Festival features films made by Portland students
PORTLAND — Short films created by children from across the city will take center stage this weekend at the Portland Children's Film Festival.
In addition to independent and international films, the festival will feature a red-carpet event honoring the winners of a student film making contest.
The festival runs Thursday, March 29, to Sunday, April 1, at Patriot Cinemas Nickelodeon, St. Lawrence Arts Center, Portland Museum of Art, Zero Station and East End Community School.
The festival was organized by East End Community School parents and teachers who wanted to couple an opportunity for families to view independent and international films with a hands-on program designed to allow children to explore film making.
Leah Coplon, a parent of two East End Community School students who helped put together the festival, said organizers were inspired to create the event by the diversity and creativity of the city and school community.
"We have some really exciting offerings, both in films and workshops. It's a great opportunity to see what's out there," Coplon said. "We're hoping this will continue to grow and really be part of the Portland community."
Films to be shown at the festival include "Azur and Asmar," a critically acclaimed film by Michel Ocelot about two princes on their journey from childhood to manhood, and "Kick Like a Girl," a youth documentary about The Mighty Cheetahs, a girls' soccer team competing in a boys' division.
The festival also features a collection of full-length and short films from the New York City International Children's Festival, including films from Turkey, Ireland, Hungary, Slovakia, Spain, Latvia, Denmark, Canada, Australia, England and the United States.
Hands-on educational workshops include opportunities for children to interact with screenwriters, filmmakers, actors and technicians.
Local artist and community activist Dovid Muyderman will lead a discussion about his current film project from 1 to 2:30 p.m. Saturday at St. Lawrence Arts Center. The film, "The Lighthouse," explores his experience as a homeless teenager in Portland. He also will offer a workshop where children and their families can create music videos.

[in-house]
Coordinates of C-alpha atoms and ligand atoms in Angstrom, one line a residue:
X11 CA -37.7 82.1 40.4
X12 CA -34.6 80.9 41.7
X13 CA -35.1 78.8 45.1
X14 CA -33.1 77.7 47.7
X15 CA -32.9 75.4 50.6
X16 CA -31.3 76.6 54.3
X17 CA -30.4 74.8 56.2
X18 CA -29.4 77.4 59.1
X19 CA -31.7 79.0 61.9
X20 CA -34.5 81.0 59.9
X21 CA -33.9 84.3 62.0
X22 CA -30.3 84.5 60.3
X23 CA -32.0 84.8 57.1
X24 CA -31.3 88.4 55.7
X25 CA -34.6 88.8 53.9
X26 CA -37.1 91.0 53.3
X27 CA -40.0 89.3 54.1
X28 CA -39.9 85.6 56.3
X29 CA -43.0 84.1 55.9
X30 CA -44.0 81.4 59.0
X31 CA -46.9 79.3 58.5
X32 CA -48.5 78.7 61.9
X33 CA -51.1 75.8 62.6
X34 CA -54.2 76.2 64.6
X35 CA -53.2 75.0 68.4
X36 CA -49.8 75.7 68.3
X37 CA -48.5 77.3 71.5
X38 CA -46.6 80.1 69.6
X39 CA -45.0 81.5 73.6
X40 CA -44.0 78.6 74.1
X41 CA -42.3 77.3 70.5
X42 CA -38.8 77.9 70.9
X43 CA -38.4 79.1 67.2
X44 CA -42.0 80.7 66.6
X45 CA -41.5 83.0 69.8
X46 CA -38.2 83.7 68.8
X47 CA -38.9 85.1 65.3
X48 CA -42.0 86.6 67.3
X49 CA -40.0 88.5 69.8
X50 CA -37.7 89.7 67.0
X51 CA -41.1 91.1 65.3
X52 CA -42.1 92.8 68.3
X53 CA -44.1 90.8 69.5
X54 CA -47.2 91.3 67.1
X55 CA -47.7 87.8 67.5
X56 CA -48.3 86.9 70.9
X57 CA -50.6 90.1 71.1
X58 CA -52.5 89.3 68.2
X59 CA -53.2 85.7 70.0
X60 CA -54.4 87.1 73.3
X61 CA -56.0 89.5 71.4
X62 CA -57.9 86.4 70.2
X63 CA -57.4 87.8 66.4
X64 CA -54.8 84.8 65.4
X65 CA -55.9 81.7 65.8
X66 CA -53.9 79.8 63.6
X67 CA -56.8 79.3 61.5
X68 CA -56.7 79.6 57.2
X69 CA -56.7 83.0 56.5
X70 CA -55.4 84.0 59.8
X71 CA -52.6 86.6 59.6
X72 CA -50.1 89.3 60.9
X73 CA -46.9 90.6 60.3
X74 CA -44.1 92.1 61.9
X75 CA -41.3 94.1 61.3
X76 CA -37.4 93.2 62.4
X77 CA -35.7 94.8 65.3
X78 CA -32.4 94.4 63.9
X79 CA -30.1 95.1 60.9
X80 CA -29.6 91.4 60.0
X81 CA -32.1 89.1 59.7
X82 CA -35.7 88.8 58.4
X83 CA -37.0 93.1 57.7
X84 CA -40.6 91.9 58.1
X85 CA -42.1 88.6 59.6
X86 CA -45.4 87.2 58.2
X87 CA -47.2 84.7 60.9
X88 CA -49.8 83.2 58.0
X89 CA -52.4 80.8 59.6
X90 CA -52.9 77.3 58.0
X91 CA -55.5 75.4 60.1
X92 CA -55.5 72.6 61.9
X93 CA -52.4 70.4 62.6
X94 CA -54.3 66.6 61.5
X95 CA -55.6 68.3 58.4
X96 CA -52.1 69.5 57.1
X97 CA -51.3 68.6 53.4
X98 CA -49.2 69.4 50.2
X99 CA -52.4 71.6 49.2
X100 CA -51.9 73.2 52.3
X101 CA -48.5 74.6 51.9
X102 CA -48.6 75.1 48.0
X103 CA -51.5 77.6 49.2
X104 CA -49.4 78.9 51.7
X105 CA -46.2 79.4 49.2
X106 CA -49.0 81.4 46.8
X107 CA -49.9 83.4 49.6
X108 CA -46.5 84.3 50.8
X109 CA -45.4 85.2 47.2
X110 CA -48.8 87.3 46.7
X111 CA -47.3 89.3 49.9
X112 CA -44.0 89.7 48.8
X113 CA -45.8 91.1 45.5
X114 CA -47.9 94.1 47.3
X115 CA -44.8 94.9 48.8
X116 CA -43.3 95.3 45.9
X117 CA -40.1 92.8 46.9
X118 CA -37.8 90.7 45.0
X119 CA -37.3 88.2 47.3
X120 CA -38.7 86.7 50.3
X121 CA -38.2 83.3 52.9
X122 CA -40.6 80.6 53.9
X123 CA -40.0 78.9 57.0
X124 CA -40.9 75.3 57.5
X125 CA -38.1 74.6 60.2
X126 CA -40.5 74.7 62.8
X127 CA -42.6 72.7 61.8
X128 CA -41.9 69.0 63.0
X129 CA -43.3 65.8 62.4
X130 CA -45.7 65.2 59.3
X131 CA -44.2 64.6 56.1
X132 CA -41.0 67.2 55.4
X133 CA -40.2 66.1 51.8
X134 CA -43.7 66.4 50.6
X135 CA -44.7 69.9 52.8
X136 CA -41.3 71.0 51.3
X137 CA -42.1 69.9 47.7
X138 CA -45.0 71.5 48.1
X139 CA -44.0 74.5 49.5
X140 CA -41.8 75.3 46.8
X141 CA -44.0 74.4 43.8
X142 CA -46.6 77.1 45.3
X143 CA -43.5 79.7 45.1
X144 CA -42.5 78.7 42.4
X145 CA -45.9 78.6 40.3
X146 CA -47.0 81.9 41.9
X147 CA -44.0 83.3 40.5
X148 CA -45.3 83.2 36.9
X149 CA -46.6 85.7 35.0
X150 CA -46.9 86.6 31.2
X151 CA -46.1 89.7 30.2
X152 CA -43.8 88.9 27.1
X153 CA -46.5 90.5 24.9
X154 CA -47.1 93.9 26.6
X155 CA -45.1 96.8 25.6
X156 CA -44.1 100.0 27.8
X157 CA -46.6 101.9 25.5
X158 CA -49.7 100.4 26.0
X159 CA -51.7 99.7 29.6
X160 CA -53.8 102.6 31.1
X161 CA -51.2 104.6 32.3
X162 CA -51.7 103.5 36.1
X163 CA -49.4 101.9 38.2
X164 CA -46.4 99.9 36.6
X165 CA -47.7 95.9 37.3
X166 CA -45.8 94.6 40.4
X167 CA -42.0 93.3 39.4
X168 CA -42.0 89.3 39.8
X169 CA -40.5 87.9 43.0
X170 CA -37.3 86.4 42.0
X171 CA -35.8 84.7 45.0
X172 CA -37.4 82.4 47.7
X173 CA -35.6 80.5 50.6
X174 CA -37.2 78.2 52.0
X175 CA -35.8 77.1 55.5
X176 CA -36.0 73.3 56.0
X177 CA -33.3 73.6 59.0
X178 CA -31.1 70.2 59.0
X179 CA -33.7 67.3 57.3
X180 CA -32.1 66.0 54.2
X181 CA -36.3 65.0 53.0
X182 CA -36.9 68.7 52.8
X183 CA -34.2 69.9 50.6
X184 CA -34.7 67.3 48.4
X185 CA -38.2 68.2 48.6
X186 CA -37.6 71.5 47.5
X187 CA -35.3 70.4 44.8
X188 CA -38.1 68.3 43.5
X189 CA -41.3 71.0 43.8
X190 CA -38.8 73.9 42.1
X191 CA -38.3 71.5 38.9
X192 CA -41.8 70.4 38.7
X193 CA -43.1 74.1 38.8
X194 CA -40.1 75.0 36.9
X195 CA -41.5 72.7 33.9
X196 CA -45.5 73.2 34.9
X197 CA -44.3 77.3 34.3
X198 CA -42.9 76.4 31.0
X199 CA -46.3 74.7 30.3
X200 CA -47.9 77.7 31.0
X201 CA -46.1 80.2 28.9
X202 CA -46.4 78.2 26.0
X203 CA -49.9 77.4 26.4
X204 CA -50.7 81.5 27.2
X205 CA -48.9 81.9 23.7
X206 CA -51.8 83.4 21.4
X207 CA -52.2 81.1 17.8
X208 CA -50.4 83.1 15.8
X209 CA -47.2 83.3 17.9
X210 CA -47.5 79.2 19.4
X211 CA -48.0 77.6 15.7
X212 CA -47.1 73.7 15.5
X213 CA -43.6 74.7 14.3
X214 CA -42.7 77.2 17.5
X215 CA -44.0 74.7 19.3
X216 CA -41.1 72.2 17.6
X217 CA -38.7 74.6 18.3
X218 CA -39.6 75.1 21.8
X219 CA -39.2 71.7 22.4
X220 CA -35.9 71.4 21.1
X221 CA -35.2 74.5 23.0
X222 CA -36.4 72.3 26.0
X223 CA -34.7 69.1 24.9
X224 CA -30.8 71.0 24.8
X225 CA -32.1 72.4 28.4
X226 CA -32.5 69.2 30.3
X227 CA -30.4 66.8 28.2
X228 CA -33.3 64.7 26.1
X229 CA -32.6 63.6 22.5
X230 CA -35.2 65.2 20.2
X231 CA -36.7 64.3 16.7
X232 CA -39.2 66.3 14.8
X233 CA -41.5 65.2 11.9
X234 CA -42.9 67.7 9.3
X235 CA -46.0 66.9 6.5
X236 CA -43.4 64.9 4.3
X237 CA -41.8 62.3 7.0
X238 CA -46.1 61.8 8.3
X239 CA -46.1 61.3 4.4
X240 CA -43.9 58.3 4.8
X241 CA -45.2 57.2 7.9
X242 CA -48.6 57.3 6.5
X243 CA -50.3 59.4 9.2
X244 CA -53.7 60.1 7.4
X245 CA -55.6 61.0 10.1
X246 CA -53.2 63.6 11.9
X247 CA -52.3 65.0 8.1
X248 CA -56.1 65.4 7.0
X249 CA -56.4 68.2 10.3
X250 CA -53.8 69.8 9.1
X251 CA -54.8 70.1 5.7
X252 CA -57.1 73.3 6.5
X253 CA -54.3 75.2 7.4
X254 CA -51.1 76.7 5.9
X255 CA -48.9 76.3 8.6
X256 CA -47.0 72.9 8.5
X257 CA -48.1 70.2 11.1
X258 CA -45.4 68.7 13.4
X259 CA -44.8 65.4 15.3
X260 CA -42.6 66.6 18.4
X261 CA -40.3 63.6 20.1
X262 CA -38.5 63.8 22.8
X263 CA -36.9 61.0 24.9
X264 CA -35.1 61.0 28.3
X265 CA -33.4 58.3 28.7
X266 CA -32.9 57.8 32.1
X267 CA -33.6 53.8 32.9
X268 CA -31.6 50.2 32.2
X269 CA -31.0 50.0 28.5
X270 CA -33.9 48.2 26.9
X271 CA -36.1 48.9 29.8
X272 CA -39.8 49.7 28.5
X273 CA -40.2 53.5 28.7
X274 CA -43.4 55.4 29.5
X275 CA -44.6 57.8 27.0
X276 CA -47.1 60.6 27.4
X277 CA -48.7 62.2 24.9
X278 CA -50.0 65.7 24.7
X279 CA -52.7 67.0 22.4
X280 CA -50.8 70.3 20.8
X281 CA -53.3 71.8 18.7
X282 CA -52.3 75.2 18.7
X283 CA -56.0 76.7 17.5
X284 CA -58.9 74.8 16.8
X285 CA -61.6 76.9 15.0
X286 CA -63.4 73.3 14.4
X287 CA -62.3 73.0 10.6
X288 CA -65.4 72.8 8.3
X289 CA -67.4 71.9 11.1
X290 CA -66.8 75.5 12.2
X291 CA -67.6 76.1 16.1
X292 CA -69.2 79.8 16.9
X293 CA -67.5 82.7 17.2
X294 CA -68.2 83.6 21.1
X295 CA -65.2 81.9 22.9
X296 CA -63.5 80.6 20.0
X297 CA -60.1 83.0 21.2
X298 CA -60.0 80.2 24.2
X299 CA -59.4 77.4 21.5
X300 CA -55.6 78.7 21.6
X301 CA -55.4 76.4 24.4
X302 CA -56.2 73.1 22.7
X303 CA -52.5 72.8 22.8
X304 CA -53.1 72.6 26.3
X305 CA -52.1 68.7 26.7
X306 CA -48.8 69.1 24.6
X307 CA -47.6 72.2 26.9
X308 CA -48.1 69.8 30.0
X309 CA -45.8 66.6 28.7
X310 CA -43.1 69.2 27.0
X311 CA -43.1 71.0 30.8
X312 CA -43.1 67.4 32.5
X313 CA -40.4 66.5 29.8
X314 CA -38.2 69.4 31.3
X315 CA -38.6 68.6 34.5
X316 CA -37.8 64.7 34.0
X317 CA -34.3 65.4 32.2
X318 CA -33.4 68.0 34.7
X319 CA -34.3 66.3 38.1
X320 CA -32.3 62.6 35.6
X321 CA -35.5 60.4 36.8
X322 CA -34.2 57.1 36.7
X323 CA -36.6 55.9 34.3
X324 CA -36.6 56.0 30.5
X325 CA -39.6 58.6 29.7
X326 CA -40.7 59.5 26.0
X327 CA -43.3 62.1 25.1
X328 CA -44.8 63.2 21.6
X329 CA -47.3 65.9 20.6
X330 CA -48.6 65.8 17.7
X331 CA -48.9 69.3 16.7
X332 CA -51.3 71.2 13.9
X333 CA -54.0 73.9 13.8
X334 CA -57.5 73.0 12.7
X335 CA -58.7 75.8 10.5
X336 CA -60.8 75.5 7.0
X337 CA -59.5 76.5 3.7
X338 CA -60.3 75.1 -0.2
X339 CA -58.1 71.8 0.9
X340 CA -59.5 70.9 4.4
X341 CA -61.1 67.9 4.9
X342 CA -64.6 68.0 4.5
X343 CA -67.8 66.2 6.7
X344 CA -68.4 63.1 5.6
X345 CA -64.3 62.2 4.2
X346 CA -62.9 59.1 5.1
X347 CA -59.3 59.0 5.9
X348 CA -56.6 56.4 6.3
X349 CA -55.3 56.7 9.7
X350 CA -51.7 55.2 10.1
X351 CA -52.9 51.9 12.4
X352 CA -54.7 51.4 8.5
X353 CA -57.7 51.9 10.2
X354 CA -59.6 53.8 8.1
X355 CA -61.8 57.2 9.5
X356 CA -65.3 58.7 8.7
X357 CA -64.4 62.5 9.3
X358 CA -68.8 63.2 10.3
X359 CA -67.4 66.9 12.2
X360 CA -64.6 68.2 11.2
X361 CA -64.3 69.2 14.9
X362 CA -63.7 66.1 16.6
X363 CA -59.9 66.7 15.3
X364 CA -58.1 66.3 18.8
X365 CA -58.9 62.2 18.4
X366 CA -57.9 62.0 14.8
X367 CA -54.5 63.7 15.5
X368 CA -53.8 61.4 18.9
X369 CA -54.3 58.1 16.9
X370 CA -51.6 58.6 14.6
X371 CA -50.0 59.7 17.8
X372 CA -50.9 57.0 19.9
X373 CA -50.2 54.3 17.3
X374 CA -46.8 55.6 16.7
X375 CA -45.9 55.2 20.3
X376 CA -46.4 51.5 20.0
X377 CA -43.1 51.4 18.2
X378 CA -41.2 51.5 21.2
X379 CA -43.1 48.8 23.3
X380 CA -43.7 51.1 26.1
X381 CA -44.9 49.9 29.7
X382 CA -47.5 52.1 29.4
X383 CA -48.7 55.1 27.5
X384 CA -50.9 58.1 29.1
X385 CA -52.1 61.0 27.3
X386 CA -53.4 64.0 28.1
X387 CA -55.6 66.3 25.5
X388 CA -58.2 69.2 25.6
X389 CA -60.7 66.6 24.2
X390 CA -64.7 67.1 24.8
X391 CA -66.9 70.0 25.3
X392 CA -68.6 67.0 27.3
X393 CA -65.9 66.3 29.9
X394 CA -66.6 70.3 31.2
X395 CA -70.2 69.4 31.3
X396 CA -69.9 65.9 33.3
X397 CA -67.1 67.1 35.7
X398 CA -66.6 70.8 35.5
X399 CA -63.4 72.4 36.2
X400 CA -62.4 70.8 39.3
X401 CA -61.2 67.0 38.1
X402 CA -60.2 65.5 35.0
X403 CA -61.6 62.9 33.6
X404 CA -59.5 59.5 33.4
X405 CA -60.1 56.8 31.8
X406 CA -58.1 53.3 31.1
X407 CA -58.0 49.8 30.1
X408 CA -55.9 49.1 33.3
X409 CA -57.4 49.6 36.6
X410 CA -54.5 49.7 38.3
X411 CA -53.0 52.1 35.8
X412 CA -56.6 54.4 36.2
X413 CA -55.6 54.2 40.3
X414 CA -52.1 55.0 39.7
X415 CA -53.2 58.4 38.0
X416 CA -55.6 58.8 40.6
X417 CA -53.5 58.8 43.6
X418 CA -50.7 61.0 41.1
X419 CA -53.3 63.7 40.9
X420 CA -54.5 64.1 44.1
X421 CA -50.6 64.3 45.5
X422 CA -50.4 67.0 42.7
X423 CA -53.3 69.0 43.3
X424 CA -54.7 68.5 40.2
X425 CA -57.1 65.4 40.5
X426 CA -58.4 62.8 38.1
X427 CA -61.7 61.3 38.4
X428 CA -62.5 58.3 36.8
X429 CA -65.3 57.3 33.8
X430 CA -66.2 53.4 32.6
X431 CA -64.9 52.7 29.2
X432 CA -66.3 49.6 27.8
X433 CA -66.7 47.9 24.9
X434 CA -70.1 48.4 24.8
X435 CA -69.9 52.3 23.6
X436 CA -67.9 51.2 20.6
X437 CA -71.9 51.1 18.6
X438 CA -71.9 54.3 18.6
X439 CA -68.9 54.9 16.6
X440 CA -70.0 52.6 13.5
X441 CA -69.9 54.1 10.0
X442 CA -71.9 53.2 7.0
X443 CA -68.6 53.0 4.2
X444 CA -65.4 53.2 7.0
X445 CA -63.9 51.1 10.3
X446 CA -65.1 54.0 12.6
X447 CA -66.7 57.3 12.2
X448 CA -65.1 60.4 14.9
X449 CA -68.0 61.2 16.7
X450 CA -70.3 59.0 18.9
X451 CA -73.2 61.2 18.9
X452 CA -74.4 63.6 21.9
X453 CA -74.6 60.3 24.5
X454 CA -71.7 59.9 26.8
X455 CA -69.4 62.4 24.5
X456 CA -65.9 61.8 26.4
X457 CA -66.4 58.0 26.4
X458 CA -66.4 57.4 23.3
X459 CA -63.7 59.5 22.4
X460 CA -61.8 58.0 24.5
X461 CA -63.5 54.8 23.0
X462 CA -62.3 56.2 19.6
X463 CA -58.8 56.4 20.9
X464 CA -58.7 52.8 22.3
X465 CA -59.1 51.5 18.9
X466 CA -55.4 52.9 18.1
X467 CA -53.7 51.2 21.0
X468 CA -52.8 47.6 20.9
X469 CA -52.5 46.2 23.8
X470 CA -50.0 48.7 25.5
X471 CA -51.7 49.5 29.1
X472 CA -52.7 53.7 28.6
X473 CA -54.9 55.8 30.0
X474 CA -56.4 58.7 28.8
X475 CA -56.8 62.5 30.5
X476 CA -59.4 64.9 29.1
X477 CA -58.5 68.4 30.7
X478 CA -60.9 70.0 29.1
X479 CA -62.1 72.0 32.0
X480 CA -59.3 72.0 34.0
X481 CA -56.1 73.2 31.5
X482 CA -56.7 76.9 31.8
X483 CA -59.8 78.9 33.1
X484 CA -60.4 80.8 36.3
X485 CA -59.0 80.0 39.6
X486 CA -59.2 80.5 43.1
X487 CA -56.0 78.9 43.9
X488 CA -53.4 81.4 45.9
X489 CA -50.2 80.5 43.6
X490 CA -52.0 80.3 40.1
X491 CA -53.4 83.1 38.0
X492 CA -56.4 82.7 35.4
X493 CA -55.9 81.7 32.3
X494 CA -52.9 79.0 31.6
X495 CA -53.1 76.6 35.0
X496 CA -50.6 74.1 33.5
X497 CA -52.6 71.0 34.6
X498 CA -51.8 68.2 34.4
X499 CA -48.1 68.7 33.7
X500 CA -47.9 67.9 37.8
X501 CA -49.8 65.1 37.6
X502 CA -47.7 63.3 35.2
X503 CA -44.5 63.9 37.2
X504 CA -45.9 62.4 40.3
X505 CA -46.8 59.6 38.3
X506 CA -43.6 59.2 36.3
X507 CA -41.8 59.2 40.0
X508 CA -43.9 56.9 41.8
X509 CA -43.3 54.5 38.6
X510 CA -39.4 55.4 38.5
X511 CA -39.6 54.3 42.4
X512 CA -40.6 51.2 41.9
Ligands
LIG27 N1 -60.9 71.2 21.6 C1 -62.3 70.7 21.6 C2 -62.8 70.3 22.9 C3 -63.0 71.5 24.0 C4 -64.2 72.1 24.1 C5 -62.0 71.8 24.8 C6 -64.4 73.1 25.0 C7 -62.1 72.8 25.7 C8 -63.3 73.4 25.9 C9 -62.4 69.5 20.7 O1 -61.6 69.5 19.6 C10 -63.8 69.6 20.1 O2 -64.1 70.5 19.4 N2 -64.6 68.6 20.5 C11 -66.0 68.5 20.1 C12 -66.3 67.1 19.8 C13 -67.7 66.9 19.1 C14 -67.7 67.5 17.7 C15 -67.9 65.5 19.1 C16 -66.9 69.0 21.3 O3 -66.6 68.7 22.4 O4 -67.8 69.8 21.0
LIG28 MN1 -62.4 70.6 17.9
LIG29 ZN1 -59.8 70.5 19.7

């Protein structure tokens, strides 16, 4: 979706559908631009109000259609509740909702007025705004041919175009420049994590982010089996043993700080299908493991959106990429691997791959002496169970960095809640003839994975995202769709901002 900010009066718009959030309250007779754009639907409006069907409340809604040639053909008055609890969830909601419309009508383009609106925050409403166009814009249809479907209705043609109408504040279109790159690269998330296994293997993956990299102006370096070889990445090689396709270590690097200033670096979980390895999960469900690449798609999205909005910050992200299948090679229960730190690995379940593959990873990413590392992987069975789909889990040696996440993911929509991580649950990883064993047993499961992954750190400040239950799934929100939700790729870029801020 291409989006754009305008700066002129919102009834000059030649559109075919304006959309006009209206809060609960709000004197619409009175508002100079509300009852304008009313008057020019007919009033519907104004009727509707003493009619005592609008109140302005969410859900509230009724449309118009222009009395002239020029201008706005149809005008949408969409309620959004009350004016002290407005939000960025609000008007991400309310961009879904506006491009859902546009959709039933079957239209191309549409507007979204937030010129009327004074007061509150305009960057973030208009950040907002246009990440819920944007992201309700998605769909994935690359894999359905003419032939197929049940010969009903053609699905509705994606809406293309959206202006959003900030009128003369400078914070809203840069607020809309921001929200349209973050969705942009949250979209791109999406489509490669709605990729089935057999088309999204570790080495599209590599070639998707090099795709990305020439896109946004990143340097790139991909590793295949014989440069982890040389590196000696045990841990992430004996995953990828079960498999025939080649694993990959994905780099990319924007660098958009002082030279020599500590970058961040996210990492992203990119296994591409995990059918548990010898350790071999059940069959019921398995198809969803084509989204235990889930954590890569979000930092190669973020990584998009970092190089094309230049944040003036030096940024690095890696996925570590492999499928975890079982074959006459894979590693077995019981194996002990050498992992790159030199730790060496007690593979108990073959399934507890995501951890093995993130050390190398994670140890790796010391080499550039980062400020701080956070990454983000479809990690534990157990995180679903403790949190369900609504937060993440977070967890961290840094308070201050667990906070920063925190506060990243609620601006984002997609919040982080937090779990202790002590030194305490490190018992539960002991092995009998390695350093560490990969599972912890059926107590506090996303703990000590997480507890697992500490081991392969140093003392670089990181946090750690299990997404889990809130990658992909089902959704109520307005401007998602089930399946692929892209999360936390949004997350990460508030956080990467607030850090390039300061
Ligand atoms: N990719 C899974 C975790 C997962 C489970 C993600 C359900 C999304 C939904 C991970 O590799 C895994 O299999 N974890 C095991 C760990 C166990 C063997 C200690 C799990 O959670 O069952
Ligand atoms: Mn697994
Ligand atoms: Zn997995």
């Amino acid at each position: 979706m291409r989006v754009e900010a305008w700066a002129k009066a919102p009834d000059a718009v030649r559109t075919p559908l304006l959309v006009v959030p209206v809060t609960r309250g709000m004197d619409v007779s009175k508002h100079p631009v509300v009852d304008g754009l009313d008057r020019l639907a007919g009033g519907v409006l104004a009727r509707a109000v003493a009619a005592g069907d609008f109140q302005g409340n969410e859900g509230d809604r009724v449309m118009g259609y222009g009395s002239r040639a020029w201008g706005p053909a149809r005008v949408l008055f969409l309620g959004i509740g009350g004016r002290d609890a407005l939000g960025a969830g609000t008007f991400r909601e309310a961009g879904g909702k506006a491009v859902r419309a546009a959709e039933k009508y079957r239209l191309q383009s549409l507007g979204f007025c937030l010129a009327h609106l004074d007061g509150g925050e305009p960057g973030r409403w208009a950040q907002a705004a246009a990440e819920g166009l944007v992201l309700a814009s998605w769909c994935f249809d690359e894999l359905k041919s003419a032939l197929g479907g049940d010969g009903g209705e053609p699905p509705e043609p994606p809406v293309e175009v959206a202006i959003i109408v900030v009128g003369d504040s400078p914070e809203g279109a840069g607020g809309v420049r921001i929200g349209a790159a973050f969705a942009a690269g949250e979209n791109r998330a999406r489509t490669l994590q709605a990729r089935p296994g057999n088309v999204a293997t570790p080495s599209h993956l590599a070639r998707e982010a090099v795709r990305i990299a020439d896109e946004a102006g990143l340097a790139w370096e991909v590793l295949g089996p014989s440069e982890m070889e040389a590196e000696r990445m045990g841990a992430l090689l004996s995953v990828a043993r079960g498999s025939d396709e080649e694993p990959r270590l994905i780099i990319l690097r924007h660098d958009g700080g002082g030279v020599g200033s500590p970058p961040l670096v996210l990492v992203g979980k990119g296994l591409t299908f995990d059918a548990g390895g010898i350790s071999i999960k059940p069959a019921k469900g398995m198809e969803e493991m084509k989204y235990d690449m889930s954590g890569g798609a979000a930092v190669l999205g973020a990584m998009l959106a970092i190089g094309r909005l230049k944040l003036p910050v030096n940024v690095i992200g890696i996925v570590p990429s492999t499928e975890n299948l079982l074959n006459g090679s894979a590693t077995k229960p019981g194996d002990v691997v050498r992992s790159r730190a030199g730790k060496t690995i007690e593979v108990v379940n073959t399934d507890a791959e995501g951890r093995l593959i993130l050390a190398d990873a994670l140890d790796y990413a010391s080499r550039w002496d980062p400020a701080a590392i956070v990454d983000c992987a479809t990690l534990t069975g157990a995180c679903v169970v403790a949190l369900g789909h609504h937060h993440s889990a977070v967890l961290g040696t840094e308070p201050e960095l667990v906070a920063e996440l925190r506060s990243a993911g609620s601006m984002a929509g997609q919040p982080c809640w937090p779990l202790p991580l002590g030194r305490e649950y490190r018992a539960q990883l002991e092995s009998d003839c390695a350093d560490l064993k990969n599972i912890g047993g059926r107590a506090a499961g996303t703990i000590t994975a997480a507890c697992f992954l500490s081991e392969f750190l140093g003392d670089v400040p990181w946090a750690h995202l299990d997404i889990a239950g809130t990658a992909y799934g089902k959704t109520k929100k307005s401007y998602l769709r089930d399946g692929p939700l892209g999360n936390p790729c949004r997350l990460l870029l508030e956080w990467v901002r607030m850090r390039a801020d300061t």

Coplon said one of the most exciting aspects of the festival is the premiere of short films produced by Portland children ages 4 to 11 as part of the young filmmaker's competition.The theme of the contest was "Out and About Portland – In and Around My Neighborhood."
The red-carpet event will take place at 7 p.m. Thursday, March 29, at the Nickelodeon with a reception and screening of winning films. The winning films will be shown again at 12:45 p.m. Saturday at the Portland Public Library.
Kristina Hewey, a kindergarten teacher at East End Community School, helped organize the competition. She said 21 three-minute films were submitted to the contest by students in pre-school to fifth grade.
Films created by students include documentaries, live action, animation, stop-motion and computer-generated graphics. They were created with minimal help from adults.
"It was really amazing to me to see how different all the films were," Hewey said.
Hewey said the contest generated excitement with students, some of whom wanted to make longer films.
"They couldn't believe grownups were giving them this opportunity to make a film. They're excited to share it with a broader audience," she said.
Coplon said her own two children – 10-year-old Raizel and 8-year-old Oscar – loved making films that explore what they like about different Portland neighborhoods. Her son made a film from the perspective of a Lego man, while her daughter explored Portland from a dog's point of view.
Organizers plan to make the festival an annual event and hope it will become a fixture of the city's creative economy, Coplon said. Proceeds will be used for next year's festival and to support arts and enrichment activities at East End Community School.